How American's New Bag Fees Will Alter Your Travel Experience

Handler unloading baggage (Photo: iStockphoto/Stas Volik)
Editor's Note: This story was originally published on June 26, 2008. To see the most recent SmarterTravel articles on related topics, please click on any of the following links: airfare, airport, American, baggage, David Landsel, security, taxes and fees.

So how's it going over at American in the post-free-checked-bag era? I interviewed American spokesperson Tim Smith to get the inside scoop.

But first, some background: It was a time-honored tradition among many an experienced traveler—never check luggage, even if you're over the carry-on bag limit. After all, crossing your fingers and heading for the gate usually paid off. Nine times out of ten, you'd get away with sneaking an extra bag or two beyond the carrier's carry-on limits. If you didn't, the worst was that you'd be forced to gate-check your extra or oversized bag. That is, if you couldn't squeeze it into the overhead compartment. And the benefit of gate-checking bags could be substantial: A decrease in the chance of loss or delay, delivery to the jet-way shortly after landing, and no time-consuming waits in crowded claim areas.


The luggage police

Now passengers on American Airlines have yet another incentive to bend the rules— the airline's new $15 one-way fee for the first checked bag. However, you'll now need to beware American's newest employees: the luggage police. Anticipating resistance to the surcharge, American has wisely laid on extra bodies. These employees are, essentially, enforcers. Their task will be to monitor strategic locations (security lines, for instance) to see that you aren't toting more than your share of Louis Vuitton bags. Customers with too many items or bags too large to bring aboard, says the airline, "will be assisted in checking their luggage."

So, how will they "assist" passengers, exactly? (I can see it now: "Sir, I'm going to have to ask you to come with me . . . .") American spokesman Tim Smith is confident that those required to pay the fee won't have a prayer of getting around it. Unless, of course, you manage to sneak your contraband roller board past the "curbside check-in, ticket counter check-in, self-serve kiosk check-in, our people stationed before security, the TSA checkpoint itself . . . without anyone noticing," he says. In which case, you'll most certainly be told at boarding that you will need to gate-check your bag. And oh yes, there will be a fee for that, and, yes, there are credit card machines at the gates, Smith says.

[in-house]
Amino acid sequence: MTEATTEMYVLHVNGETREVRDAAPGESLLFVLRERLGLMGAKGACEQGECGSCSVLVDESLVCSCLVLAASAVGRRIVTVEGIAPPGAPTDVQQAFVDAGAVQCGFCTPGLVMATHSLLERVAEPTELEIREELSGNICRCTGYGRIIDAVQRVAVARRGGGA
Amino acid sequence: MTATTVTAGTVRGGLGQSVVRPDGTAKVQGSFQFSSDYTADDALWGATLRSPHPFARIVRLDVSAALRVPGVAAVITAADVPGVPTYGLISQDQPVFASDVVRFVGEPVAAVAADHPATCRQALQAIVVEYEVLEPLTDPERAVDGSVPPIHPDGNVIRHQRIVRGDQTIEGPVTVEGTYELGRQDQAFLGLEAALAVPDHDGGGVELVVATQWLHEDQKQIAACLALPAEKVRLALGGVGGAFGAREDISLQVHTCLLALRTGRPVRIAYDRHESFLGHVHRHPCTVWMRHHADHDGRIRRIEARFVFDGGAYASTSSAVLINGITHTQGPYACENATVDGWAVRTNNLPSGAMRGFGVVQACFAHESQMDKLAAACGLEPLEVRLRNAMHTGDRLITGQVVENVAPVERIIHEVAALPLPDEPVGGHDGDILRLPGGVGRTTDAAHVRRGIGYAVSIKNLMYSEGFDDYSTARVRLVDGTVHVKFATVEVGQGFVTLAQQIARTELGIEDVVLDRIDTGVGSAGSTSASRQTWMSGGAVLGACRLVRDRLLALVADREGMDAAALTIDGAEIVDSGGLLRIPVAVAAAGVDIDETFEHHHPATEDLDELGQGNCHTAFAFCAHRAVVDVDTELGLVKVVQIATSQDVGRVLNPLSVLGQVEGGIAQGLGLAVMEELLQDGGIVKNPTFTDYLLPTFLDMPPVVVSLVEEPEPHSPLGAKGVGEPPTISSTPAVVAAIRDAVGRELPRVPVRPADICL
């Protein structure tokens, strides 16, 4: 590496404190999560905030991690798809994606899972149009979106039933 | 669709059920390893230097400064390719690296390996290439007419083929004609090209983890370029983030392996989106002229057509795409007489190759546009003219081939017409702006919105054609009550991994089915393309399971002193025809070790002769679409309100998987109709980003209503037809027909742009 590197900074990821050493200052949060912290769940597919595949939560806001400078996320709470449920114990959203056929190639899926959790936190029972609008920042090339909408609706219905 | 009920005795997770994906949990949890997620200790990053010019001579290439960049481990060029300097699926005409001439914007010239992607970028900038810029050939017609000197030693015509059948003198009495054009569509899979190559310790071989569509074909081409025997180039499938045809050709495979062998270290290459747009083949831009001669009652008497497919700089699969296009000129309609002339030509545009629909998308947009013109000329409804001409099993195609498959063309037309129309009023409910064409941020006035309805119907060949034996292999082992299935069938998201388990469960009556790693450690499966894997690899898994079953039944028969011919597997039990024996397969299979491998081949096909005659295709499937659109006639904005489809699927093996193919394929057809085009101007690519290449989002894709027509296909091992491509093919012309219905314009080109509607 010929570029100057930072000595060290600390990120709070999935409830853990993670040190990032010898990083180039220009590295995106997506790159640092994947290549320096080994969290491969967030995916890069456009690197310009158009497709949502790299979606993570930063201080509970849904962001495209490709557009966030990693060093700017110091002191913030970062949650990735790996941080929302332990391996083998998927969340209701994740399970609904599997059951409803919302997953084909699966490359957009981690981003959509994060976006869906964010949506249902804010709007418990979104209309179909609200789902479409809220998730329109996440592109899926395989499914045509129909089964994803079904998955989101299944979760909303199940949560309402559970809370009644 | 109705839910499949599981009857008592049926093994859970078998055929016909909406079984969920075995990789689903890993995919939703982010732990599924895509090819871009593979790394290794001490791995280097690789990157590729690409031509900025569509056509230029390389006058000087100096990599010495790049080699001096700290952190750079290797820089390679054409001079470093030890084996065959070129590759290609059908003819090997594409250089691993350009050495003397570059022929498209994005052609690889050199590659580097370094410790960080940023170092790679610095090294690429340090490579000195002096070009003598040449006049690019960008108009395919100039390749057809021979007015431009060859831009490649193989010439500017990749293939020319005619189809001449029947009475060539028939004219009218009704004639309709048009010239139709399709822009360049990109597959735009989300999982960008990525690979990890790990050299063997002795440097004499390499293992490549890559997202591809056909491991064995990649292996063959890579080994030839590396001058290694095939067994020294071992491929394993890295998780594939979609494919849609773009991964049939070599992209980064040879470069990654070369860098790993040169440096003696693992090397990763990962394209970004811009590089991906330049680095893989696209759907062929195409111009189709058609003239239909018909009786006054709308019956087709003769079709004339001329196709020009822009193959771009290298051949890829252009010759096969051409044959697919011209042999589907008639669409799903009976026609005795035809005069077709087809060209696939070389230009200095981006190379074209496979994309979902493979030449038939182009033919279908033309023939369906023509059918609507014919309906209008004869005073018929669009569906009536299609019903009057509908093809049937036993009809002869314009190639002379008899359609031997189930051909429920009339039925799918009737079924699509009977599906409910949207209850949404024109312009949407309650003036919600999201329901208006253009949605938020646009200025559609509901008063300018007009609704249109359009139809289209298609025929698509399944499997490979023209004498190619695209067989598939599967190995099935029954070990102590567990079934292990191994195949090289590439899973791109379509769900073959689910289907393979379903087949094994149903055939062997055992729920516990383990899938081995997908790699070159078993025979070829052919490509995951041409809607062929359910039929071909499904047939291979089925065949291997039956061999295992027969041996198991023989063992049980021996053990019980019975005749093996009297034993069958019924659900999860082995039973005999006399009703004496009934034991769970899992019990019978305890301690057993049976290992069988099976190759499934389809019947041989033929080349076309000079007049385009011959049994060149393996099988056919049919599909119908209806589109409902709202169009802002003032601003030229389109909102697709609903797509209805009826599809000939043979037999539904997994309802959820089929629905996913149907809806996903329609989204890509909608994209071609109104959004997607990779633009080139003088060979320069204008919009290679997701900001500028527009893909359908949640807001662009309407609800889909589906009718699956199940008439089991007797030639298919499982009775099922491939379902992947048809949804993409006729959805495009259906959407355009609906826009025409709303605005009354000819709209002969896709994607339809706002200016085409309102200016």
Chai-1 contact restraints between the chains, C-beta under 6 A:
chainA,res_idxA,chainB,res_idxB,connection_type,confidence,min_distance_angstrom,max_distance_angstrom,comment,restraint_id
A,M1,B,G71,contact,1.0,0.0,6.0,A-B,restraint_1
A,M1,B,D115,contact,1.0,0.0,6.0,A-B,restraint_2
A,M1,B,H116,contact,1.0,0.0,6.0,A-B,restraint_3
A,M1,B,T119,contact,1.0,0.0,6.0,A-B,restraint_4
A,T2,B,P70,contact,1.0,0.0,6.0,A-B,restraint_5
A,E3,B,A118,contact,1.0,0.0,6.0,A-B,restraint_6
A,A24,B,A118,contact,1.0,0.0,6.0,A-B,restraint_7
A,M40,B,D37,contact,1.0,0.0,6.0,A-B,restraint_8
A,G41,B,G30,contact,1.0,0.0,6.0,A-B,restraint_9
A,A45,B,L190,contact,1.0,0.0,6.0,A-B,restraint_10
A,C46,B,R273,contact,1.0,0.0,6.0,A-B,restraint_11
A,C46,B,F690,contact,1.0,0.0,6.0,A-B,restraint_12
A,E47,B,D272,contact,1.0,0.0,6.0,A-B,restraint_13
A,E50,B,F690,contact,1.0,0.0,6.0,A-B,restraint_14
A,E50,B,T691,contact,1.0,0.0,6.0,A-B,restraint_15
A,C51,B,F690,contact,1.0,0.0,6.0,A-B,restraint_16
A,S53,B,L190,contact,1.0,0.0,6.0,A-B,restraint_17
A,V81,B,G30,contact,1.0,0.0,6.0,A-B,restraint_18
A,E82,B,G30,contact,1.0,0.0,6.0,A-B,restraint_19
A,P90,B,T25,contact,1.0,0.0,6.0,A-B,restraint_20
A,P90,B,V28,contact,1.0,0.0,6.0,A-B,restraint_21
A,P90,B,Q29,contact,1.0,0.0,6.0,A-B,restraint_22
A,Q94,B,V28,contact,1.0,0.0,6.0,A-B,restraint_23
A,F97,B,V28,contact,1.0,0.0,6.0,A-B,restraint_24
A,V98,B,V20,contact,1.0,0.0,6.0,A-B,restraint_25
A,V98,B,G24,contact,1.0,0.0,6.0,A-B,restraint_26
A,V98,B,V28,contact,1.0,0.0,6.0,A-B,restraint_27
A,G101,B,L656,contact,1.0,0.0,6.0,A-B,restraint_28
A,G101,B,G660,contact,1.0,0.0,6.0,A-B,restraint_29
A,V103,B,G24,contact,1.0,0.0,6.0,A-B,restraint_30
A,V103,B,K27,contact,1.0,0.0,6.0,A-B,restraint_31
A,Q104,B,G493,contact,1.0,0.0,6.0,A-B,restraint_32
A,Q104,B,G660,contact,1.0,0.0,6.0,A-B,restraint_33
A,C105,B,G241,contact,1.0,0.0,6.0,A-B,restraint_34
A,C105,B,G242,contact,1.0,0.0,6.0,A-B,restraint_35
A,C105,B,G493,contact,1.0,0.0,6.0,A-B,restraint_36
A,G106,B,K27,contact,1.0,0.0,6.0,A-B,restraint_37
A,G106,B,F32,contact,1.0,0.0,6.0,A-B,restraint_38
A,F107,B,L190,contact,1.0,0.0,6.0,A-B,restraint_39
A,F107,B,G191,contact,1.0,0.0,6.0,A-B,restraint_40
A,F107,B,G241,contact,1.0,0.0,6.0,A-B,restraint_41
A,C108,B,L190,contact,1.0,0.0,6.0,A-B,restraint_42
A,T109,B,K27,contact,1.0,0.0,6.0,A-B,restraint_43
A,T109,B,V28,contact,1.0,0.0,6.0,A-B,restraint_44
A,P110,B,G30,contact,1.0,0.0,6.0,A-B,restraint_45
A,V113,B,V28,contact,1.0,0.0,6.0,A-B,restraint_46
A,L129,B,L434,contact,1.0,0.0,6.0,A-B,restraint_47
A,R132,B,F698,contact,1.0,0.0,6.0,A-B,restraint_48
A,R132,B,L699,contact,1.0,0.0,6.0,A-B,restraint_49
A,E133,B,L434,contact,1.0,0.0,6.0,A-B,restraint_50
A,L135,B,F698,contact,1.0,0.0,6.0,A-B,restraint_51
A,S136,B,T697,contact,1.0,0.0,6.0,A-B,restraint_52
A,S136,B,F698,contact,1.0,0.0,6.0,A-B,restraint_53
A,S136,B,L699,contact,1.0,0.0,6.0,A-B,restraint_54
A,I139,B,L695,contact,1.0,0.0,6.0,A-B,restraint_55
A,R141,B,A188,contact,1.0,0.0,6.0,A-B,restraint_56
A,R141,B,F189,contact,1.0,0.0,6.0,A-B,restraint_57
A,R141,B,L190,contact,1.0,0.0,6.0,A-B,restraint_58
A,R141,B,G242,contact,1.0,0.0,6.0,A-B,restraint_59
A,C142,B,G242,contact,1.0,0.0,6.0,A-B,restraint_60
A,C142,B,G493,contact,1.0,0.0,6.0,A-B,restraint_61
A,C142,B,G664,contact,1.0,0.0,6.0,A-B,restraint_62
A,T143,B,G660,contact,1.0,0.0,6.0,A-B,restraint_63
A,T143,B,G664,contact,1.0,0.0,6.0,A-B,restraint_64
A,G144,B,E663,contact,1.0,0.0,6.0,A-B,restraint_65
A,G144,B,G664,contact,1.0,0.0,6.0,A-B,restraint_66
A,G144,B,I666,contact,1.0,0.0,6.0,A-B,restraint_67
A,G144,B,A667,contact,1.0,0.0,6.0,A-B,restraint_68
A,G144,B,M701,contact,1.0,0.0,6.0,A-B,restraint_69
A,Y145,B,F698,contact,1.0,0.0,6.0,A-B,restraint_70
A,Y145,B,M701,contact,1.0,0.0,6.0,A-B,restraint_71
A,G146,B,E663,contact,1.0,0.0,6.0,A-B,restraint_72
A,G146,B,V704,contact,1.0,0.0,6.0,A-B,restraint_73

Sure, maybe they run out of space in the cabin. Fine, then. For your properly-sized carry-ons that inadvertently end up flying cargo class, there will be no fee. Happy now?

A smooth transition?

The airline says that the whole process has been relatively hassle-free so far—no rush for the overhead bins, no YouTube-worthy fights over space. That could be largely due to the fact that there are some loopholes in the policy. The vast majority of customers— 75 to 80 percent, Smith says—won't pay, due to mileage status, fare type, or itinerary (international travel is excluded).

[Note from Senior Editor Molly Feltner: There's another reason the impact may seem slight so far. The first-checked-bag charge only affects travelers who booked their tickets after June 15, which, at this point, is probably only a small minority of flyers. However, in a few months there will be many travelers who booked after June 15—particularly folks traveling over Thanksgiving or Christmas week. When you subtract the exceptions, the average leisure traveler going on a vacation or visiting family in the U.S. or Canada will definitely be paying the new fees.]

American says it is trying to smooth the baggage process. For example, its self-service check-in kiosks have been reprogrammed to accept payment for any checked bags; it eliminated the $2 fee to check bags at the curb; and its staff are ramping up announcements at the gate and on the plane, reminding people of the rules for storing carry-on luggage (bags go wheel-end first into the overhead, coats stay out of the overhead, small bags go under the seat in front of you, etc.)

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